Details on the New Hazard Communication Standard

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In December, the first provisions of a long-planned update to OSHA’s Hazard Communication Standard (HazCom) went into effect. That first step called for most employers in workplaces where hazardous materials are handled to educate employees regarding changes to the labeling of the materials in question. In the coming months and years ahead, further provisions will be enforced in an ongoing attempt to make U.S. regulations on the handling of hazardous materials more consistent with international standards. Recently, in our company newsletter Fox Eye on Safety, we’ve been reviewing the salient points of the new standard, and here we’ll present a summary of that information.

The first major change is in Material Safety Data Sheets (MSDS), which will now be called Safety Data Sheets (SDS). Labels must now include the following information:

  • Product Identifier: This can be the chemical name, code number or batch number as determined to be appropriate by the manufacturer, importer or distributor. The same product Identifier must be on both the label and in Section 1 of the SDS.
  • Signal Word: The words “Danger” and “Warning” are used to indicate the relative level of severity of the hazard. “Danger” is used for more severe hazards, and “Warning” is used for less severe hazards.

Each label will only have one of these signal words on the label, no matter how many hazards a chemical may have. The signal word will be designated for the most severe chemical.

  • Hazard Statement(s): This describes the nature of the hazard(s) of the chemical, including the degree of hazard where appropriate. For example: “Causes damage to kidneys through prolonged or repeated exposure when absorbed through the skin.”
  • Manufacturer Information: Name, address, and phone of the chemical manufacturer, distributor, or importer.
  • Precautionary statement(s): This is a phrase describing the recommended measures to be taken to minimize or prevent adverse effects resulting from exposure to the chemical, from miss handling or improper storage.
  • Pictogram: These are in the shape of squares set at a point and include a black hazard symbol on white background with a red frame. Pictograms without the red frame are not permitted on the label. There are a total of nine pictograms. Using and knowing the proper labels is important for workers and homeowners, this gives you the base knowledge of the chemical and the dangers they may contain.

One of the biggest problems with MSDSs was no two were alike and there was no set standard on the layout or information provided within them. The new HazCom standard sets a 16-section format with specific information within each section.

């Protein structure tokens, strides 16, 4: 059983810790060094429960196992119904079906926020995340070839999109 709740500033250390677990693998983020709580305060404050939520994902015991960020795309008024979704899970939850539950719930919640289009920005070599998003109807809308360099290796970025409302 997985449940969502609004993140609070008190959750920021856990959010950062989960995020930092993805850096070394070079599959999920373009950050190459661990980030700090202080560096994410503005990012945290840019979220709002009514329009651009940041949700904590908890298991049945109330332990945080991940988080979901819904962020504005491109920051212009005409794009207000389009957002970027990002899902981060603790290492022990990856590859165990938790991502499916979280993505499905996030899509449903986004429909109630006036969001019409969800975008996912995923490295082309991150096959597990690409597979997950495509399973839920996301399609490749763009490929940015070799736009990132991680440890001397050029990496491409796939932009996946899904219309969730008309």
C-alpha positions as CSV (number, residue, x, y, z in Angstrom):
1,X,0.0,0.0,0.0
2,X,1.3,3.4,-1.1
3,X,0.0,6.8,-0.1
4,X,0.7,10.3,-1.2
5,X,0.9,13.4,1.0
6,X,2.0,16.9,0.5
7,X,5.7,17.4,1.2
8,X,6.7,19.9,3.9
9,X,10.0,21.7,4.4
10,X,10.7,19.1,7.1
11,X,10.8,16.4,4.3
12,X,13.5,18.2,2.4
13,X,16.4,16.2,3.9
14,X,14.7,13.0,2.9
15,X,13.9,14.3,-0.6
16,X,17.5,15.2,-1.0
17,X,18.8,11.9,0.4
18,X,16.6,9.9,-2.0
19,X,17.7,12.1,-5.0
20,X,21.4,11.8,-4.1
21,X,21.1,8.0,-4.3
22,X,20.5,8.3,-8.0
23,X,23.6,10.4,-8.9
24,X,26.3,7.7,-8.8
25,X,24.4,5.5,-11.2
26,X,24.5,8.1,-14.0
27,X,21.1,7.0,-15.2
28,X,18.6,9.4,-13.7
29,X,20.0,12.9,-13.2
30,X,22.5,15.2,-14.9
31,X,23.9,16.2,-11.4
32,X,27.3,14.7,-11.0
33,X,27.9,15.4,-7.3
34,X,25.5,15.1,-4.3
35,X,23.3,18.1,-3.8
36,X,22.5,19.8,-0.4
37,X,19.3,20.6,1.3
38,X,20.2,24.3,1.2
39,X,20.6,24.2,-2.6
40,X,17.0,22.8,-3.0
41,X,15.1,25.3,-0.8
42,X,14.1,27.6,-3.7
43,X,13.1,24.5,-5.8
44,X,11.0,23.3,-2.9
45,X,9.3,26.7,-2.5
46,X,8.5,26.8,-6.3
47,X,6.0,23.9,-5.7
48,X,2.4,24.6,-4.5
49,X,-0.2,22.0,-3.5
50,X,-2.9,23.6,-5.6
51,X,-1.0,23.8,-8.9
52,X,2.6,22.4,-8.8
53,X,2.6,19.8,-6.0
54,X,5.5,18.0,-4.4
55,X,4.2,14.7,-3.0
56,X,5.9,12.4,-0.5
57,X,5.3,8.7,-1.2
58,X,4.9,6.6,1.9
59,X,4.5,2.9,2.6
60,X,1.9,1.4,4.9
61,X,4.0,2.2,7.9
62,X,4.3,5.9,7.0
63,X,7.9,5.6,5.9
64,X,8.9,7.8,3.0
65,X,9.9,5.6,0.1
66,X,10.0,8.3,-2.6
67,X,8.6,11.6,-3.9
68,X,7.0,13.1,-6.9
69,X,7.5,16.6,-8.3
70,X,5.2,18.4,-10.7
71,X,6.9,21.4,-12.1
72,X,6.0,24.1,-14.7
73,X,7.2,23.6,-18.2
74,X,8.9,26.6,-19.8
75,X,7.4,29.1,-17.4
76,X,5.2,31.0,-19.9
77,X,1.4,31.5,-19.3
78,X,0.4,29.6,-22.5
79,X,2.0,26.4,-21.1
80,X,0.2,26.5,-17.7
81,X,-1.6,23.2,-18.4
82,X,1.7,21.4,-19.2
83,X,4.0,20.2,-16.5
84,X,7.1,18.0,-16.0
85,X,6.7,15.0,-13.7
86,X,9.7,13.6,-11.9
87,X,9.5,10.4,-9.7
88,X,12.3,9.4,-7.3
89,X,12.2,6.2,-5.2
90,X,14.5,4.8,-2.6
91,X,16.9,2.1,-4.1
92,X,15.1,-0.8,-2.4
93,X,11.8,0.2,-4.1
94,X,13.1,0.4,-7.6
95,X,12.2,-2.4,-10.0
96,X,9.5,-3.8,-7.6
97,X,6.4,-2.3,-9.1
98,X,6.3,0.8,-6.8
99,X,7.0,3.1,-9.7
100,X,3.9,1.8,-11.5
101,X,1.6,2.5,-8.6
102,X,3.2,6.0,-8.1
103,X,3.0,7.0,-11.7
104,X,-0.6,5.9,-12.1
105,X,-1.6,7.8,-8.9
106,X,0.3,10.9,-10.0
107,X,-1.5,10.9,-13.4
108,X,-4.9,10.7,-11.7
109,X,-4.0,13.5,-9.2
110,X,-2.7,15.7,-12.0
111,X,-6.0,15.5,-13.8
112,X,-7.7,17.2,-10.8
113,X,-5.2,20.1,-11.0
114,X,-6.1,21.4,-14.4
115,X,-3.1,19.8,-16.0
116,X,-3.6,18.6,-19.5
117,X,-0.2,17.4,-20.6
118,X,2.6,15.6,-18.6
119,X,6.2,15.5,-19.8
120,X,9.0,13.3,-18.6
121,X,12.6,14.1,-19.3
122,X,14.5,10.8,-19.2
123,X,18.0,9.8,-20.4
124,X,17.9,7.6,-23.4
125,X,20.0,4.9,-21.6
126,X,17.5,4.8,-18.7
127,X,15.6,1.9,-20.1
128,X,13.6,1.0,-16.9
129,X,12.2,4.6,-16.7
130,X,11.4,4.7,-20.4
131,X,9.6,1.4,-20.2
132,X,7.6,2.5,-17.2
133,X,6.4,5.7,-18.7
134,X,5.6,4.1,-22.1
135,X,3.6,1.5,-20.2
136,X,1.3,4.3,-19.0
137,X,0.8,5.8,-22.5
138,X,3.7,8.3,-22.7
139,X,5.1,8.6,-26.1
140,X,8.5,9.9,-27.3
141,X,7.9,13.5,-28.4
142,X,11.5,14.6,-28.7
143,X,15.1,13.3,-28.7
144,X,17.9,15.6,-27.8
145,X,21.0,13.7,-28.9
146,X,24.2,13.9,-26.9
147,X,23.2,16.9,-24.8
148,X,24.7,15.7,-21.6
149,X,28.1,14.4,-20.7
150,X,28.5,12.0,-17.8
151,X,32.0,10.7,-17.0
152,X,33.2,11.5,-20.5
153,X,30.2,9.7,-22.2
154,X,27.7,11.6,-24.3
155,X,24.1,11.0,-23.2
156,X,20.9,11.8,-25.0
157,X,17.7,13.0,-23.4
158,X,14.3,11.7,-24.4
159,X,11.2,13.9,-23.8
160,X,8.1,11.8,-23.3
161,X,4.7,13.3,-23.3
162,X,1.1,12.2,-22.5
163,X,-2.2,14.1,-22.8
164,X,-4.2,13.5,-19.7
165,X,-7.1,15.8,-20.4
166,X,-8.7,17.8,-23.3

Section 1 – Identification: includes the product identifier; manufacturer or distributor name, address and phone number; emergency phone numbers; recommended use; and restrictions on use.

Section 2 – Hazard(s) Identification: includes the hazard classification and the required label elements.

Section 3 – Composition/information on ingredients: includes the chemical name, common name and synonyms, Chemical Abstract Service (CAS) number, percentages of ingredients in mix, and trade secret claims.

Section 4 – First Aid: includes necessary measures for each route of exposure. Symptoms/effects and any immediate or special treatment required.

Section 5 – Firefighting: list suitable extinguishing techniques/equipment, hazardous combustion products, and equipment and special precaution for firefighters.

Section 6 – Accidental Release: lists personal precautions, protective equipment, emergency procedures methods, and material containment and cleanup.

Section 7 – Handling and Storage: list precautions for safe handling and storage, and incompatibilities

Section 8 – Exposure Controls/personal Protection: lists OSHA’s Permissible Exposure Limits (PELs), Threshold Limits Values (TLVs), and other recommended exposure limits, including appropriate engineering controls and PPE.

Section 9 – Physical and Chemical Properties: lists the chemical’s appearance, odor, physical properties such as pH, flash point, upper and lower flammability or explosive limits, vapor pressure and density, ignition temperature.

Section 10 – Stability and Reactivity: lists chemical stability, the possibility of hazardous reaction, condition to avoid, incompatible materials, and hazardous decomposition.

Section 11 – Toxicological information: includes routs of exposure, symptoms, immediate and chronic effects, toxicity data, and whether the chemical is considered to be a carcinogen.

Section 12 – Ecological information **

Section 13 – Disposal considerations **

Section 14 – Transport information **

Section 15 – Regulatory information **

Section 16 – Other information: includes the date of preparation or last revision of the SDS.

**Not required by OSHA, but could be included

Upcoming goalposts in the HazCom rollout will include:

  • June 1, 2015: Comply with all modified provisions of this final rule, except chemical manufacturers, importers, distributors, and employers.
  • December 1, 2015: Distributors may ship products labeled by manufacturers under the old system until this date. Distributors send only updated SDS’s and labels.
  • June 1, 2016: Employers update alternative workplace labeling and hazard communication program as necessary, and provide additional employee training for newly identified physical or health hazards.
  • Transition Period: All chemical manufacturers, importers, distributors and employers comply with either 29 CFR 1910.1200 (this final standard), or the current standard, or both.

If you have any questions on the new HazCom standard, contact Thomas Hite, Safety Director at Fox Valley Fire & Safety.

Resources:

https://www.osha.gov/dsg/hazcom/

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